When Rodney began his career in the mining industry, an apprenticeship was "not part of the plan." But he knew that getting hired was the start of many possibilities. Being in British Columbia, he also is able to enjoy the scenery and the outdoor life.
Rodney started as general labourer; his company needed a millwirght apprentice and Rodney took a test, passed and began his four-year apprenticeship program. Each year he went to school for seven weeks of training.
Rodney moves throughout the mine site, driving a service truck that equipped with a portable welder, portable torchese and boxes in the back for tools. Rodney's job is to inspect and maintain all the machinery, make any repairs and make certain taht the equipment is up and running before the end of the day.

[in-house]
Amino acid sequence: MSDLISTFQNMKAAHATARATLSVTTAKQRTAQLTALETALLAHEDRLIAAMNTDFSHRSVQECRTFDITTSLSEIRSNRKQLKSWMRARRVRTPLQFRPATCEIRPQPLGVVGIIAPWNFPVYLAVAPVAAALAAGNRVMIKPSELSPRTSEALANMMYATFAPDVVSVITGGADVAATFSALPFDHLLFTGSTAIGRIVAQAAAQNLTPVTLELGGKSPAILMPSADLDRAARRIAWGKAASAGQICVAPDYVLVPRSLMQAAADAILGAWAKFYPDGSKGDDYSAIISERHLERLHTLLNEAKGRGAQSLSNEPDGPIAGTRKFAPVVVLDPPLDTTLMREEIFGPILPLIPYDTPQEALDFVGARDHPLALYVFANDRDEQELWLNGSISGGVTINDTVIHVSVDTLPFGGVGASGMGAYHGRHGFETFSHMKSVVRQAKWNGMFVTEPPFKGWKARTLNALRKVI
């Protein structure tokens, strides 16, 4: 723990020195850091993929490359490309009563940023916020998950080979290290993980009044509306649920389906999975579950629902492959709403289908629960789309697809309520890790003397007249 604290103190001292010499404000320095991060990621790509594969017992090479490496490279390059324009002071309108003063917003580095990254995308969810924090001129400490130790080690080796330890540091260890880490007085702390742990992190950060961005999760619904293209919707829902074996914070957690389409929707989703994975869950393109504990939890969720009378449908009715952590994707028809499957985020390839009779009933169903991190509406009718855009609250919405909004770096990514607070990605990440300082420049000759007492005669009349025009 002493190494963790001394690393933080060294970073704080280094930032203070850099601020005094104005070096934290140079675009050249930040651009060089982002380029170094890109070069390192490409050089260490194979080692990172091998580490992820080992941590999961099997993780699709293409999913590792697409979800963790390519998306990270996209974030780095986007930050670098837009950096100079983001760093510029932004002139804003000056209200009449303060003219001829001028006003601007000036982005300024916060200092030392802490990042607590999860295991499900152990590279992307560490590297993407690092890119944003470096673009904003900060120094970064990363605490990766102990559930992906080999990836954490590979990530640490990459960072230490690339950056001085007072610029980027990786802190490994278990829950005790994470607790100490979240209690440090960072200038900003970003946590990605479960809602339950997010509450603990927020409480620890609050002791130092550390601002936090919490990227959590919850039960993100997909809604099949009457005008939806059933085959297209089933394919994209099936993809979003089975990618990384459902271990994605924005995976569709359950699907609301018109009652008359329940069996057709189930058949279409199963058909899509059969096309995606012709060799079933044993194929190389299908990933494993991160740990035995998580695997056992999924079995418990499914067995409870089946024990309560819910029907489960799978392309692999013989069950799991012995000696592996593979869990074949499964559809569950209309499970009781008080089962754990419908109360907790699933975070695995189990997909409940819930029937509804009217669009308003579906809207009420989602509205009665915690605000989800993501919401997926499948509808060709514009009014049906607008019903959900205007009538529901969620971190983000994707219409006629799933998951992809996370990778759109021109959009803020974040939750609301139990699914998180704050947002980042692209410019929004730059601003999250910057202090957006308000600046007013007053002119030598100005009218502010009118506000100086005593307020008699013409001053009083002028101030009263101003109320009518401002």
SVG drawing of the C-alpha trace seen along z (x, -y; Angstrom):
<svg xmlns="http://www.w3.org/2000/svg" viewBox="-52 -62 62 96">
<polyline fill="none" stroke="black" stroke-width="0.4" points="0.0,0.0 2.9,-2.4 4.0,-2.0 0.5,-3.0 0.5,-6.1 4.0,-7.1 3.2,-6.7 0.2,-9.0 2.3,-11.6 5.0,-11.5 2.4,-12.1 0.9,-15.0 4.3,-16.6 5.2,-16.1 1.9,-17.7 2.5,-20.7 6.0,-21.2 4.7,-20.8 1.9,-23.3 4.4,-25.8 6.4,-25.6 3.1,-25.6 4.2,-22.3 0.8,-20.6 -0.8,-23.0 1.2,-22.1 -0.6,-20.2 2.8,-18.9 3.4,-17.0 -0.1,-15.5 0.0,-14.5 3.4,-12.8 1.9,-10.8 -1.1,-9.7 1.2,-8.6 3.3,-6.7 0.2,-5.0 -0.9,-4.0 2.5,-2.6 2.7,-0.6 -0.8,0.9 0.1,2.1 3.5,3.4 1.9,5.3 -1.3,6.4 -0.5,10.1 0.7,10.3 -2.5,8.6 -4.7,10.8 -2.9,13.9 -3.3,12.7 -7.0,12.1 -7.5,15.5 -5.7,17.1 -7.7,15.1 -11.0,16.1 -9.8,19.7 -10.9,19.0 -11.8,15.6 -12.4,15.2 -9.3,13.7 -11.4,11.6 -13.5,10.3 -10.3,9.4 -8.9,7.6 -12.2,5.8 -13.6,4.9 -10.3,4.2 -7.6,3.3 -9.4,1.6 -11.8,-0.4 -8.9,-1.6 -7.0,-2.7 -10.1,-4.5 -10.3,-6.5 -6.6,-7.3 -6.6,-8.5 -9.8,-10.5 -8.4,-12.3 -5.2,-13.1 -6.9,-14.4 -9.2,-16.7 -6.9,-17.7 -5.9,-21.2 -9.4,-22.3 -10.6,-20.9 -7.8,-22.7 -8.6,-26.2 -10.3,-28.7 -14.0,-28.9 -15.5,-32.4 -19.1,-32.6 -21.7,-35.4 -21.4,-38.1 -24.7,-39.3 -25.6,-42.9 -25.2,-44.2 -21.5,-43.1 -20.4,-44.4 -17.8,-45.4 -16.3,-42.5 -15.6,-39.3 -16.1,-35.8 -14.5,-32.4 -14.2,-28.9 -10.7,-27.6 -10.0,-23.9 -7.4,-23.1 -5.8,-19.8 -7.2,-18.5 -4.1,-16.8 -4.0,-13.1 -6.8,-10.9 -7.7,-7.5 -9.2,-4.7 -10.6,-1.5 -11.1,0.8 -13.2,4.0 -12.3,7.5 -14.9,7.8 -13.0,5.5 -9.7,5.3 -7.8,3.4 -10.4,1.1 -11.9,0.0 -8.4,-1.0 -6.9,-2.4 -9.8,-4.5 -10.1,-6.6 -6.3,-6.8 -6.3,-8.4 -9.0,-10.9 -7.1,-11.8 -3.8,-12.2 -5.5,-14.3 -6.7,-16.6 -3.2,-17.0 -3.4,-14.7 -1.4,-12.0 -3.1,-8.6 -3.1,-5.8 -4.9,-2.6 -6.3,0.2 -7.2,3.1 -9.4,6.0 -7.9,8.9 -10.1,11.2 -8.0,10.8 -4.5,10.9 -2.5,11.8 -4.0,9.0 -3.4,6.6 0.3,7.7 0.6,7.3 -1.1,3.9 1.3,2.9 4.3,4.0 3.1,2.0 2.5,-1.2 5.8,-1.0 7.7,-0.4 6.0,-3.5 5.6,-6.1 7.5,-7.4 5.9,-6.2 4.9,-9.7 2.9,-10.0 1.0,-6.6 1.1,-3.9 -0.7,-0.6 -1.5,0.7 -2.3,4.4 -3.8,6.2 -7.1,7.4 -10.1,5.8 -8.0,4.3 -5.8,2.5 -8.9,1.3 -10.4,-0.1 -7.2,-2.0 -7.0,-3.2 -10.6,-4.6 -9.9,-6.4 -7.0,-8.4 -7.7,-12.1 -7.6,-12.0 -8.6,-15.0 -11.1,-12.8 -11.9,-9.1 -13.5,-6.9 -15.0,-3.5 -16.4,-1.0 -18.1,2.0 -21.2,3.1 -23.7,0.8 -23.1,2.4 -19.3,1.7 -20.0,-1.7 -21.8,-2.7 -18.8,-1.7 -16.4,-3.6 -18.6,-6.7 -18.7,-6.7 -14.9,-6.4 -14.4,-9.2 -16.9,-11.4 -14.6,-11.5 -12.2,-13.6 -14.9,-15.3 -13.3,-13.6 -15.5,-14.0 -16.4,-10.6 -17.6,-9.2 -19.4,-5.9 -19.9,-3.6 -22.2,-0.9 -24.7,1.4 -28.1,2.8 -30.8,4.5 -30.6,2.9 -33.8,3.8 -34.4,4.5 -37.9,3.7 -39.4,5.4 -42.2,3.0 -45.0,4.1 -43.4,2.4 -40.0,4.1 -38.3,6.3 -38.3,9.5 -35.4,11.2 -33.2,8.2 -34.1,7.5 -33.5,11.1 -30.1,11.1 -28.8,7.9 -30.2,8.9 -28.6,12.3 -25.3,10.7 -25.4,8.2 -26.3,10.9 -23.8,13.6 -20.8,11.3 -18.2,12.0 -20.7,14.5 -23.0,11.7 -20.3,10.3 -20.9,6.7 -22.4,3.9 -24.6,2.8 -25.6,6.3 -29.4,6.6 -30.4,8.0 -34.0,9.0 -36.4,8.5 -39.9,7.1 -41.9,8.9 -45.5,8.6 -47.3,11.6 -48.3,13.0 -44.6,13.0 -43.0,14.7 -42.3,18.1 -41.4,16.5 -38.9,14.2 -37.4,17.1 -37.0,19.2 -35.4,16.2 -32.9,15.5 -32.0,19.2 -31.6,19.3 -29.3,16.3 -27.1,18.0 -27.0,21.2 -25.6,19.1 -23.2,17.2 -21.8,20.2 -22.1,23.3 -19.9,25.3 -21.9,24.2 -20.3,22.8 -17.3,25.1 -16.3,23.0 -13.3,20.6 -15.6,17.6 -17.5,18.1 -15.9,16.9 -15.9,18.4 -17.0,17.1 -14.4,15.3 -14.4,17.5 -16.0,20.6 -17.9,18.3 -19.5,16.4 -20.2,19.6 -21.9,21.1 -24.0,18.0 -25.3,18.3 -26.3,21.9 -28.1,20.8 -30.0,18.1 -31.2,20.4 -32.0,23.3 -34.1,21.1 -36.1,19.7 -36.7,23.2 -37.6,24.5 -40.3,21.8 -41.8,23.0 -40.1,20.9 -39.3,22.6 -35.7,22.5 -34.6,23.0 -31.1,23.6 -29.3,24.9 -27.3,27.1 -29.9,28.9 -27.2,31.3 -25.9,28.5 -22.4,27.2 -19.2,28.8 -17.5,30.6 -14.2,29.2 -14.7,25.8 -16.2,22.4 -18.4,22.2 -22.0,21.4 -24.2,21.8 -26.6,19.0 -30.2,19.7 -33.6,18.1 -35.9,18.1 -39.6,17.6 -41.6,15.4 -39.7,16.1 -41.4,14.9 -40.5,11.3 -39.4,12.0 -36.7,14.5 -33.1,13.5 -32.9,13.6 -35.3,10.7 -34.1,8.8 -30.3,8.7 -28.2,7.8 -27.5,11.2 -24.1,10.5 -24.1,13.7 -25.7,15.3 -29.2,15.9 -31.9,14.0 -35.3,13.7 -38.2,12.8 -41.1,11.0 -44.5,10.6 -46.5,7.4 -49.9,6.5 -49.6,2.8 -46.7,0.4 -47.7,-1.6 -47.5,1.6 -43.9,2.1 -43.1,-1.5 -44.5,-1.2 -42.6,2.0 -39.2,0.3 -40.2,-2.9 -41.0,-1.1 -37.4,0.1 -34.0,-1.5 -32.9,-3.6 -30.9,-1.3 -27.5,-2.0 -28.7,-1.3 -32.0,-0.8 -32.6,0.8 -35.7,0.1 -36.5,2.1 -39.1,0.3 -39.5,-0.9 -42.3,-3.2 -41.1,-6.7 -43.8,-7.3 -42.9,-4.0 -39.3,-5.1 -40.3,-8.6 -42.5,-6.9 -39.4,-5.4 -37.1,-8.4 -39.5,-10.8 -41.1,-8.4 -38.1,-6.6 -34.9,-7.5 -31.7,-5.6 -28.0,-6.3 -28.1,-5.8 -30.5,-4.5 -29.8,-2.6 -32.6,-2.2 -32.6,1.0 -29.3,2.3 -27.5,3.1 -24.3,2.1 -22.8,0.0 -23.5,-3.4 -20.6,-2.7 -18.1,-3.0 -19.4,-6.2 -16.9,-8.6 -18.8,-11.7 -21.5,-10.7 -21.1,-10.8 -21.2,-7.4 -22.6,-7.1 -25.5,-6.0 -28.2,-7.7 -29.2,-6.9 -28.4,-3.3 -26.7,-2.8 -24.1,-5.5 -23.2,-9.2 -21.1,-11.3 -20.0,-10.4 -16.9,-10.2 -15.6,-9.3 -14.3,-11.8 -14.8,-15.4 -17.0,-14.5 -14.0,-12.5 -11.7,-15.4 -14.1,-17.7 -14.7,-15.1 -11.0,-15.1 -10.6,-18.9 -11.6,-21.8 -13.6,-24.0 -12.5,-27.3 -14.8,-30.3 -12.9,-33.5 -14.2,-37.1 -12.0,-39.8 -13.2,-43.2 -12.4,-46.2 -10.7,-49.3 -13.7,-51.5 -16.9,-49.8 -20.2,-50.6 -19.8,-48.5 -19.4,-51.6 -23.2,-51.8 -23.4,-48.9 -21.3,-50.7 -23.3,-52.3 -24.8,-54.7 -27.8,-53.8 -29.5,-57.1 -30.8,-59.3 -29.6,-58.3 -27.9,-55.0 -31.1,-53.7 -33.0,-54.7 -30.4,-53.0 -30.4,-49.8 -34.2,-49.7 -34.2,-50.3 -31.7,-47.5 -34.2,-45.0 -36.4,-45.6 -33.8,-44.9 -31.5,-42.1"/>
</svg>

For example, Rodney might work at the crushing plant with another millwright, checking the screens that separate and filter out the rock. He goes through each screen and changes out ones that are damaged pr wearing out. Each day is different.
What Rodney enjoys most about mining are the people. "We're a close-knit group and everybody gets along together." To succeed as a millwright, he thinks a person should be comfortable working hands-on and be good with hand tools, Millwrights must be able to work in a team and independently and should also have a good leadership skills. They work outdoors a lot and so need to deal with the weather.
With his apprenticeship complete, Rodney plans to continue as a millwright, knowing that his skills are transferable throughout mining industry.